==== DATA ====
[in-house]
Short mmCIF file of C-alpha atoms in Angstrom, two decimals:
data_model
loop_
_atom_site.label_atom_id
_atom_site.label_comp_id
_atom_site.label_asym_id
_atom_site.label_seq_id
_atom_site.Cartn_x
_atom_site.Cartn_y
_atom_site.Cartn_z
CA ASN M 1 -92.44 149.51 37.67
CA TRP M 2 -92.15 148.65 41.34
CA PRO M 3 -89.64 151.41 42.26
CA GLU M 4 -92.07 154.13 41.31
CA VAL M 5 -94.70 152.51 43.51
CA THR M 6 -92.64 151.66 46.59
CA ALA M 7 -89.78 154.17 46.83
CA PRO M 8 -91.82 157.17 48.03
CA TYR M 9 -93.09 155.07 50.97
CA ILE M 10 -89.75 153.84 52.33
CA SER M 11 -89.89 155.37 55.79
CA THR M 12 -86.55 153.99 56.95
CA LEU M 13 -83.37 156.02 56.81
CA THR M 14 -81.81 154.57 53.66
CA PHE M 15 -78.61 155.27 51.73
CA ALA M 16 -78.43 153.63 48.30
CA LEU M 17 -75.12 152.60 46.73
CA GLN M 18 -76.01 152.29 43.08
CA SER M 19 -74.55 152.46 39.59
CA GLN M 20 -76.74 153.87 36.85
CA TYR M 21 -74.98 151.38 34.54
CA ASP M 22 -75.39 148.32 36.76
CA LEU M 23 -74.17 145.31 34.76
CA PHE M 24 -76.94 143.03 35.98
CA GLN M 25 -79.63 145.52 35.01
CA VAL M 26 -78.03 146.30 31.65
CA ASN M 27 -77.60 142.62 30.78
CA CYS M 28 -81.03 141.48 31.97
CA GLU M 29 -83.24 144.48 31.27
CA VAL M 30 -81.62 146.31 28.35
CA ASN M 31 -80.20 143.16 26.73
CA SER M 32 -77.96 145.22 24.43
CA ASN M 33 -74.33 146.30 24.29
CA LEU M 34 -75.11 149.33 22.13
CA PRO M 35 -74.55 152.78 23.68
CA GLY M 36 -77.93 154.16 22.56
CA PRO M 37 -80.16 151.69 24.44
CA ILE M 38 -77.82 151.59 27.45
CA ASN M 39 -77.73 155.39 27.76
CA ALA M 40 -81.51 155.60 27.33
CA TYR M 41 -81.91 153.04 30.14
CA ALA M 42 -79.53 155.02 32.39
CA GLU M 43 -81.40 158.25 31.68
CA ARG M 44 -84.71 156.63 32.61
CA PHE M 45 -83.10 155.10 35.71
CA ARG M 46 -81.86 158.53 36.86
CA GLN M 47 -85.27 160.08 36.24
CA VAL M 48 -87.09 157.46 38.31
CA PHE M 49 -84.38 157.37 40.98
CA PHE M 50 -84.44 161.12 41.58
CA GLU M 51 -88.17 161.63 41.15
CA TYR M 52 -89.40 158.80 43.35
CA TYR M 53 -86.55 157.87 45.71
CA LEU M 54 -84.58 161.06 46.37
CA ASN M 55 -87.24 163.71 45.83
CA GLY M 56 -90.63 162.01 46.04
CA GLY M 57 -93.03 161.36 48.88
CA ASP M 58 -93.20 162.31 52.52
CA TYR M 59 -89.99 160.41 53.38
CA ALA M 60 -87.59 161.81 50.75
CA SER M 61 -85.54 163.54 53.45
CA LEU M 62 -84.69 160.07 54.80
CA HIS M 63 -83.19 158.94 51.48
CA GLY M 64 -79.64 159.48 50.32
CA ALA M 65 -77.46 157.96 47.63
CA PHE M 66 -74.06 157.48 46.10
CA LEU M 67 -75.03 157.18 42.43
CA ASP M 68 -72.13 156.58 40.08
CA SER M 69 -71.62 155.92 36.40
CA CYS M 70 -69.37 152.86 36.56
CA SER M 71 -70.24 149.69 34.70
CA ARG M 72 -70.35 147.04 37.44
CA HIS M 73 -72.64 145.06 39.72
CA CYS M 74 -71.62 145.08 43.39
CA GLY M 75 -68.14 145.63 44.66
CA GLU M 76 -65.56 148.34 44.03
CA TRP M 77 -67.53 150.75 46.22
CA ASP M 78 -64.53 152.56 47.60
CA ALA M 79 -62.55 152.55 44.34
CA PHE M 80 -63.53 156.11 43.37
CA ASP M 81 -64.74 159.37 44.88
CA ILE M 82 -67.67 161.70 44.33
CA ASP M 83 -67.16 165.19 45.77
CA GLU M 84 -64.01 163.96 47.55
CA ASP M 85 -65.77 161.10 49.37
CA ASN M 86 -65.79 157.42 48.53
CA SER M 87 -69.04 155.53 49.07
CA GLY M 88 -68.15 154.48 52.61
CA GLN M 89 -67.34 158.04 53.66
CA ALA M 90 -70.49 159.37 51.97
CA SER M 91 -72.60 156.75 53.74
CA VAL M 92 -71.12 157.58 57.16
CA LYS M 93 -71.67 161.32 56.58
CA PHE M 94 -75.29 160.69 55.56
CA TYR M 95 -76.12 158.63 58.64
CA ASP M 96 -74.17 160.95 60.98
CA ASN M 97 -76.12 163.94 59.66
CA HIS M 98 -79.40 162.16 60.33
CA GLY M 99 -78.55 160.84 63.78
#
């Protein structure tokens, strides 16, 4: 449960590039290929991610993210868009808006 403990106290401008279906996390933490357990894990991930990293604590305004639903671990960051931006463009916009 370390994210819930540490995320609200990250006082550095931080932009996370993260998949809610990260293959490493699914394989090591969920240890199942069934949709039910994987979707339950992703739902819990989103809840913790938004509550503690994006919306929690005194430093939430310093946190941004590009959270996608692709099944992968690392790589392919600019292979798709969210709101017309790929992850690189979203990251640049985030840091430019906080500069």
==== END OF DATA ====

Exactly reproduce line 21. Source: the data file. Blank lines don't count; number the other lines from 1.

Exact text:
CA ILE M 10 -89.75 153.84 52.33